The grouping of a number of beats in music. (See also “Bar.”)
A slang abbreviation based on the prefix “Mega-, meaning 1,000,000. Often used as shorthand for megahertz (1,000,000 Hertz, Mhz) or megabytes (1,000,000 bytes, MB).
1) A device that measures and displays the signal level in audio or digital equipment. Meters usually measure peak values or RMS values. (See also “Peak Value,””RMS Value.”)
2) The rhythmic structure of music, typically describing the number of beats in a measure.
Abbreviations for “microphone.”
The selector switch on the input of a console channel that determines which input jack will feed the console; also the selector switch on an audio interface or other device that sets the input level to receive either a microphone level or line level signal.
A transducer which converts sound pressure waves into electrical signals.
The input of a console or other device designated for a microphone signal.
The very low audio voltage level emitted by a studio microphone. The signal must go through a preamplifier to be increased to line level before entering the console. (See also “Line Level,” “Preamplifier.”)
A setting on a microphone or preamp, or a separate adapter/connector, that reduces the level of the microphone signal before it enters the preamplifier to prevent overload.
(Abbreviated M/S) A stereo coincident microphone placement technique in which one cardioid pattern microphone is aimed directly at the sound source, and a bi-directional microphone placed sideways and as close as possible to the first mic.
Musical Instrument Digital Interface, a digital data protocol that communicates performance information between musical instruments, sequencers and/or computer programs, conveying data on up to sixteen channels at once over a single connection.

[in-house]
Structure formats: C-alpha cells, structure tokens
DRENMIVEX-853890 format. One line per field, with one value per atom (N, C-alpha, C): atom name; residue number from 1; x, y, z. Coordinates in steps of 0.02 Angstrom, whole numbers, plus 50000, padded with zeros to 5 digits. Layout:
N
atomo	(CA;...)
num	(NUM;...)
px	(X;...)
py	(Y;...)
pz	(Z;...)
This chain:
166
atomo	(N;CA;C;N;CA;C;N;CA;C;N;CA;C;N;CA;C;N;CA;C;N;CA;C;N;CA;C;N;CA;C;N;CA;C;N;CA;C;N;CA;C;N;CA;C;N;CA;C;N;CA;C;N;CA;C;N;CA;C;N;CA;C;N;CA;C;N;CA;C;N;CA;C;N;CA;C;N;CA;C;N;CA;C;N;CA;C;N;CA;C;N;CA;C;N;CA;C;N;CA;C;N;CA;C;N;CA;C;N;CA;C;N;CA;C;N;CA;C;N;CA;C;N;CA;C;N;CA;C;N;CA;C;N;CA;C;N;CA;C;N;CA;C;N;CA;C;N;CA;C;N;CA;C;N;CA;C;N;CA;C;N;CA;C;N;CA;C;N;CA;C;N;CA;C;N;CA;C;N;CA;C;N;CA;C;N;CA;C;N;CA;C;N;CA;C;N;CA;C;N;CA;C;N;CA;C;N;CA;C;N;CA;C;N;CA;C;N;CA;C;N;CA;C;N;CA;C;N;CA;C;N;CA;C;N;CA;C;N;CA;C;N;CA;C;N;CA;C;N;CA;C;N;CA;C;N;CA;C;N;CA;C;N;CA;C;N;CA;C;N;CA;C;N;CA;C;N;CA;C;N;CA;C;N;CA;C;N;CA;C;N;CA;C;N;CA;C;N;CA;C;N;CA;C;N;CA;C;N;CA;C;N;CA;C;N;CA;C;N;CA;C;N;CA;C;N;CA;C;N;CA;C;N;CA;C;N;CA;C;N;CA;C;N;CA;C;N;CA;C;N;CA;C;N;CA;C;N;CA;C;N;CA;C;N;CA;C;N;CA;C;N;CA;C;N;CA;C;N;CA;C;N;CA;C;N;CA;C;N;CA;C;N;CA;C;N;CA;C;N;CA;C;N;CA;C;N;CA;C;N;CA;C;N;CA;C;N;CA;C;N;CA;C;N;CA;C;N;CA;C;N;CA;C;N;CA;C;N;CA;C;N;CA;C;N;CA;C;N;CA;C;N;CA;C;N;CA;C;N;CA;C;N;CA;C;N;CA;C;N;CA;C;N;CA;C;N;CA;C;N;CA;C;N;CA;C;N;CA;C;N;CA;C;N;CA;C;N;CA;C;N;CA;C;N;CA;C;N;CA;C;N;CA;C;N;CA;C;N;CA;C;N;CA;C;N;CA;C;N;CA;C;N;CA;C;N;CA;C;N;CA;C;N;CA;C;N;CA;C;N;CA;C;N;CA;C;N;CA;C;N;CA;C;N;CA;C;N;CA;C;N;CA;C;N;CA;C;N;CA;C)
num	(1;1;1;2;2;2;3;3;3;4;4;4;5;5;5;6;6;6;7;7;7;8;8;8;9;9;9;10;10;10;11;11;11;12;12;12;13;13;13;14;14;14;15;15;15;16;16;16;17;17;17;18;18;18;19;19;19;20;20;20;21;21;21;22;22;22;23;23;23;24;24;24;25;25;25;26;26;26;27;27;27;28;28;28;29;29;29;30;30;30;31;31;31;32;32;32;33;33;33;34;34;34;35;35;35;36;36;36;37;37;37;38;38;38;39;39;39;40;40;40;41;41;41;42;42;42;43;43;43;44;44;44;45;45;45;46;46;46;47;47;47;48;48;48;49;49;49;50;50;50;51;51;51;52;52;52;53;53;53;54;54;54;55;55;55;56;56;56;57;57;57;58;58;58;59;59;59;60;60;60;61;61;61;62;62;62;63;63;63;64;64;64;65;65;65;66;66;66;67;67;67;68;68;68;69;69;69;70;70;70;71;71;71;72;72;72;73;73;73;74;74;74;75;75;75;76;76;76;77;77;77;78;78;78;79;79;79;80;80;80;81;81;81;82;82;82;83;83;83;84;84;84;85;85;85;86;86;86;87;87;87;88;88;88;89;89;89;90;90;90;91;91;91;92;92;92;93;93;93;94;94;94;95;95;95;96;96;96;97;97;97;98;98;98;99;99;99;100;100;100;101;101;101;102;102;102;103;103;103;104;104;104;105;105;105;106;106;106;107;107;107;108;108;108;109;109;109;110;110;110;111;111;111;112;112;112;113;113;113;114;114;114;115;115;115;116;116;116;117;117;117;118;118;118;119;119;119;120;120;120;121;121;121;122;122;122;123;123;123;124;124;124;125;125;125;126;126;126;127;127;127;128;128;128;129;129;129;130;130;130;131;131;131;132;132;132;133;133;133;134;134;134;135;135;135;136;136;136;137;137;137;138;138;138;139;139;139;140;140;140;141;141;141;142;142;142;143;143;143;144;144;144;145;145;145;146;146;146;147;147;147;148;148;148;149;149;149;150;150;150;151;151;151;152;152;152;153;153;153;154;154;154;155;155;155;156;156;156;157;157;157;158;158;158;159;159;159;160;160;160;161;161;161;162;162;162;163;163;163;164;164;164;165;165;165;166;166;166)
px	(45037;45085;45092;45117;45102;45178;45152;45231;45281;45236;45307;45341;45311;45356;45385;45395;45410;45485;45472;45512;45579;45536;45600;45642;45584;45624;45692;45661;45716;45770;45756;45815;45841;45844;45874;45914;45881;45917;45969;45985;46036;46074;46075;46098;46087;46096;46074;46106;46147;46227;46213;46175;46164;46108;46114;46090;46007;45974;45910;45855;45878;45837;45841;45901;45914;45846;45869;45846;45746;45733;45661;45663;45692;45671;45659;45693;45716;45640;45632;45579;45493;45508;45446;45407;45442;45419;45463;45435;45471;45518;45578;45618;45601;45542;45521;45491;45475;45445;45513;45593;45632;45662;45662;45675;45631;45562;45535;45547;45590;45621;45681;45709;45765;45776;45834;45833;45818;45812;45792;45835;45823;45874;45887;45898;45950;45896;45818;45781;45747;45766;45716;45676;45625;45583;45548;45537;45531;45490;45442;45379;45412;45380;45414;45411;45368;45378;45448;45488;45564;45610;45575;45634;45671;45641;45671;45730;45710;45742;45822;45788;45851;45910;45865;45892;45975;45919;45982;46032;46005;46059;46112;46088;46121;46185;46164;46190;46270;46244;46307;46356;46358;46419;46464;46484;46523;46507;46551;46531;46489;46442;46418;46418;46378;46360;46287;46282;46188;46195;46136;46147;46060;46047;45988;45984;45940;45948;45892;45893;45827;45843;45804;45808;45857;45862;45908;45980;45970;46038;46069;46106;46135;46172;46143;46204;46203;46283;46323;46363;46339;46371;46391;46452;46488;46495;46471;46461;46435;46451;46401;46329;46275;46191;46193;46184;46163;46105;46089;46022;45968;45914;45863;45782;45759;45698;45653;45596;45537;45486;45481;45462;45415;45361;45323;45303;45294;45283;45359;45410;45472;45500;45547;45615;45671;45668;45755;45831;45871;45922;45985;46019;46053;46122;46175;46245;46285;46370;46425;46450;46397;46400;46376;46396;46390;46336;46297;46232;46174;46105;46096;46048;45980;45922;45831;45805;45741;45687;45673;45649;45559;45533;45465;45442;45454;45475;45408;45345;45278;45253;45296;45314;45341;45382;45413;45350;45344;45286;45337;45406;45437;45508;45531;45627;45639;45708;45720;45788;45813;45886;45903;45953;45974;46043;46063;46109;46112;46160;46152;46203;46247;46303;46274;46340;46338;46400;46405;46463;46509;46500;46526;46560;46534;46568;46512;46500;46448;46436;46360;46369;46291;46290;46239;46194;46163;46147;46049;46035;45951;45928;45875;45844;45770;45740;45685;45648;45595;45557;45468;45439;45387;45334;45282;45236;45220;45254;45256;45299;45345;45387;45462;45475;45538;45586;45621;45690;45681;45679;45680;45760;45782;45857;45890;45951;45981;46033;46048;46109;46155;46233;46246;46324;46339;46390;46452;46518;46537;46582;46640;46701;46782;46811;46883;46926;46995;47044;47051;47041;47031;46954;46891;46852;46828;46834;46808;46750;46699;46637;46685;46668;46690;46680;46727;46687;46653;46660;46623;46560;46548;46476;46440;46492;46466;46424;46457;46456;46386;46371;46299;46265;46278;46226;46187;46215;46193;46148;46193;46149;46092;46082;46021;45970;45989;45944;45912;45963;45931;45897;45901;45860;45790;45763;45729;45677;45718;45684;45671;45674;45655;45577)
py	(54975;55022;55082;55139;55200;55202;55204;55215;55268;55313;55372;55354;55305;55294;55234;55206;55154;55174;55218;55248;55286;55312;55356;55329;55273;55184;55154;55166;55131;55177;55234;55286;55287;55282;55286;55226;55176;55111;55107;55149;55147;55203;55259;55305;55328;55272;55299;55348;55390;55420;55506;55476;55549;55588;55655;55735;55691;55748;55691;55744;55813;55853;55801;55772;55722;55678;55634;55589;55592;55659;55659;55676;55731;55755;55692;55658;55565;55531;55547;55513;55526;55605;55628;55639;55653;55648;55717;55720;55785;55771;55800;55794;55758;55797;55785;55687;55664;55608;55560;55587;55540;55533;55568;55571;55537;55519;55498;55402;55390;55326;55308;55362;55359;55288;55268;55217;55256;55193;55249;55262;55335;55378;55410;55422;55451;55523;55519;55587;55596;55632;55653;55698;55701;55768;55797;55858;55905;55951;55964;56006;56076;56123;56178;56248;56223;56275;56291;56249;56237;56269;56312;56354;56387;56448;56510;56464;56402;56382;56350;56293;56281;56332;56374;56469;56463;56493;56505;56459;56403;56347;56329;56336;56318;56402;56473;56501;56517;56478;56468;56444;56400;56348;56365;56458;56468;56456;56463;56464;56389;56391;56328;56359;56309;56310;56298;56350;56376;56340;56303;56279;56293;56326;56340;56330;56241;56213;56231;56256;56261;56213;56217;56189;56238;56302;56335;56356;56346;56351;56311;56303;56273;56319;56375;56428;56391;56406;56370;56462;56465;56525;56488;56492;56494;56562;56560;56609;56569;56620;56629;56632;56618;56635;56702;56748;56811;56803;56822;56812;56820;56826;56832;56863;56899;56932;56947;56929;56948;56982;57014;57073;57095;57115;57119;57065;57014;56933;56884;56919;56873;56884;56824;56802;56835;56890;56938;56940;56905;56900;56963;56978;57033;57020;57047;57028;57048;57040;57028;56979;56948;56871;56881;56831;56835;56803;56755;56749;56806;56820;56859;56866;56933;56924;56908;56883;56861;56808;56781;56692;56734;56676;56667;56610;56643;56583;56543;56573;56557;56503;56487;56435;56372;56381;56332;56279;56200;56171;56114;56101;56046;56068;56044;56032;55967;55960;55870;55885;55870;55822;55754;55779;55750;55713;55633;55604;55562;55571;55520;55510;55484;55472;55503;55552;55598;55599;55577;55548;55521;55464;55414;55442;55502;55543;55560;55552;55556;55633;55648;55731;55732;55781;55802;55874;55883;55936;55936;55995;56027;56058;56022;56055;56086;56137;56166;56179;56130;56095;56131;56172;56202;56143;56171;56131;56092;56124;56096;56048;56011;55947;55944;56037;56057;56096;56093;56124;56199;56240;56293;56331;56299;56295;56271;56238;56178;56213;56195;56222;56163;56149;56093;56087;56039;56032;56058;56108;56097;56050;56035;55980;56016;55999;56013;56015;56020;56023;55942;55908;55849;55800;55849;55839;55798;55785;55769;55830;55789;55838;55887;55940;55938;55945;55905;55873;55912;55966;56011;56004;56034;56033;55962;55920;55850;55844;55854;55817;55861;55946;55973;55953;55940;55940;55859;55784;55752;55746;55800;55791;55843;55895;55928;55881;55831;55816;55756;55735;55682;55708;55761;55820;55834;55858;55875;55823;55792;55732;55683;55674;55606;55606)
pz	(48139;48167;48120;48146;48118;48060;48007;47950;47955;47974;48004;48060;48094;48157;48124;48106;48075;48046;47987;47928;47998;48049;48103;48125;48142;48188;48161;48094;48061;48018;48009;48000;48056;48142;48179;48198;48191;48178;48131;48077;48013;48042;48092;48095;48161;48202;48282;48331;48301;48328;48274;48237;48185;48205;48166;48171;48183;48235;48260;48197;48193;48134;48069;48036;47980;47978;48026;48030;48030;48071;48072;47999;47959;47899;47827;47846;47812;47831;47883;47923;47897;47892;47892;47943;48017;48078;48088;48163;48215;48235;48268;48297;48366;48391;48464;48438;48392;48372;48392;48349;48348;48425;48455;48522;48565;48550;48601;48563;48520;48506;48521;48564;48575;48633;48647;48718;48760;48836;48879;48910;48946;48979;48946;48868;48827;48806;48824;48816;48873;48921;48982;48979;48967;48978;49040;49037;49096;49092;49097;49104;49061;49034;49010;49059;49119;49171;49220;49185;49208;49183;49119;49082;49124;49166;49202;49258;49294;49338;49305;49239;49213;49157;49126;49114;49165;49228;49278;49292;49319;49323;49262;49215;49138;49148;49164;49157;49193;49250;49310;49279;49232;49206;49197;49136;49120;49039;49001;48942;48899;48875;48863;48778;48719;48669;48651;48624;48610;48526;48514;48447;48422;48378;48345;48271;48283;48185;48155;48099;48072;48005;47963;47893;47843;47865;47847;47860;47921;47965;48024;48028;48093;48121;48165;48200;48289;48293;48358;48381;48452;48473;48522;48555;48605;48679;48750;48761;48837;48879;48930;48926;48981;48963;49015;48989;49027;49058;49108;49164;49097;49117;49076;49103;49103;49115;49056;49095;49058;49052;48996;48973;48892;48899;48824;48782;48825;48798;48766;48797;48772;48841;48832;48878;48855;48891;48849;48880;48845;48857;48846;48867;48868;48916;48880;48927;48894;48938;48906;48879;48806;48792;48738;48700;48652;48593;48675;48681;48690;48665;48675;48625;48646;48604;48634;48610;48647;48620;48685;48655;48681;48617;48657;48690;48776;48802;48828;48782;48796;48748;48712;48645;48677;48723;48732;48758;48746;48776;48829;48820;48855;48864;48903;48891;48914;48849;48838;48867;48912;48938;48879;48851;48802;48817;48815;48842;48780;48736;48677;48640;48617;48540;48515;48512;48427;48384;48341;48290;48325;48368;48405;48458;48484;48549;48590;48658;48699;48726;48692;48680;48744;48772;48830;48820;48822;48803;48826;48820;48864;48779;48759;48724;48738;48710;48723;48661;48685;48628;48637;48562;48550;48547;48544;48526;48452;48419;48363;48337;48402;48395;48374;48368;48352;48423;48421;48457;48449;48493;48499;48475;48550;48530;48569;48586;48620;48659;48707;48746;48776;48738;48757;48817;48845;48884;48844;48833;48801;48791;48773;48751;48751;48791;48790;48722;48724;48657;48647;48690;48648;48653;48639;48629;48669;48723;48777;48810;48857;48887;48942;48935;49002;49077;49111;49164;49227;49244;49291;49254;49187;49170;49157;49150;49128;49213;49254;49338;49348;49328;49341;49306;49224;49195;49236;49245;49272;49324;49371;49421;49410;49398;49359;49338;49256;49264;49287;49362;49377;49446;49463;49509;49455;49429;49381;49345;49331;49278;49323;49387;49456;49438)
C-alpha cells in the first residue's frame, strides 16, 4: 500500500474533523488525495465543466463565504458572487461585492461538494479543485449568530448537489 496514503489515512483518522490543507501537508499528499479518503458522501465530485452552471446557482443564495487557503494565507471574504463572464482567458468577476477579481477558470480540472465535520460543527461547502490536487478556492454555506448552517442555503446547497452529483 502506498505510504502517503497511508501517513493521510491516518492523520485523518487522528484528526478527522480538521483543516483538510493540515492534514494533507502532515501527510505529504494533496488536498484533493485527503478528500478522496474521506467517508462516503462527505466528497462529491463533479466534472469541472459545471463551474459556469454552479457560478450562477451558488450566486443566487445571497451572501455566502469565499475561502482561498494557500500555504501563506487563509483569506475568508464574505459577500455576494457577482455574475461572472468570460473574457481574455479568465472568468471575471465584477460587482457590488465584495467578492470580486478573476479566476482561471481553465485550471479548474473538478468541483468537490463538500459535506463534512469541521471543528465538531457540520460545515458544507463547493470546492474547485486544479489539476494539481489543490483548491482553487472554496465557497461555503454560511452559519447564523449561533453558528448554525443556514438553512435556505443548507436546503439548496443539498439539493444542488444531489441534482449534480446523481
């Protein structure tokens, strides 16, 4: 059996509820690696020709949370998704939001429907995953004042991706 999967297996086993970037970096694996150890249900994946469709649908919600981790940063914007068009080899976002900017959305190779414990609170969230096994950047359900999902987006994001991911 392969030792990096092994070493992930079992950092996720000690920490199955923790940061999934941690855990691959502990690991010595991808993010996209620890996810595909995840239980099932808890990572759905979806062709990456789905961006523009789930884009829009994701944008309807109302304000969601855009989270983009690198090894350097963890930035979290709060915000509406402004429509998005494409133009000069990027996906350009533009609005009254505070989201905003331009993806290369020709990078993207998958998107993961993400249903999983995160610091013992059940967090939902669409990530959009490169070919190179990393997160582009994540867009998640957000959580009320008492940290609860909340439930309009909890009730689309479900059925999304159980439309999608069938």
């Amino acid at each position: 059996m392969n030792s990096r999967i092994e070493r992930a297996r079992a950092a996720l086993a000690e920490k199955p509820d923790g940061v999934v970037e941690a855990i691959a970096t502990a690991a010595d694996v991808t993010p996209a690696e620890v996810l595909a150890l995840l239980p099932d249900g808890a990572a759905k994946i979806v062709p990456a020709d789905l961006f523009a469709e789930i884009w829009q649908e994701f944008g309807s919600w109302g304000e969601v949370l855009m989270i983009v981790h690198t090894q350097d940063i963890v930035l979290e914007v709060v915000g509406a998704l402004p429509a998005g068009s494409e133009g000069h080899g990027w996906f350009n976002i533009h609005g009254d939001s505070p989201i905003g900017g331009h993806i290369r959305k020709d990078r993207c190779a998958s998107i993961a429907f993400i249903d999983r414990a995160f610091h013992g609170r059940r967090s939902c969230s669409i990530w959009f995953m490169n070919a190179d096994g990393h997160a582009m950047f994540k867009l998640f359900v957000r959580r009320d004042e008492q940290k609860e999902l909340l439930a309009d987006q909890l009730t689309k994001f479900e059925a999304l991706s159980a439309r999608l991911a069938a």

A clock signal conveyed by MIDI that is used by the connected sequencers and musical devices to stay in sync with one another. Not to be confused with MIDI time code (MTC), MIDI clock is tied to the Beats-Per-Minute (BPM) tempo, advancing 24 steps per quarter note.
Can refer to two different elements of MIDI, depending on the context. 1) A device or software that sends MIDI data to connected devices, either through pre-programmed sequencing or through live performance by a musician. 2) Any of a number of smaller controls on a MIDI device that is assigned to control specific parameters of the sound or performance.
A device that converts a MIDI signal into the digital format of a computer so it can store and use the MIDI signal.
A sub-protocol that was added into MIDI to enable the transfer of digitally recorded samples between instruments, storage units or sound modules without converting them to analog.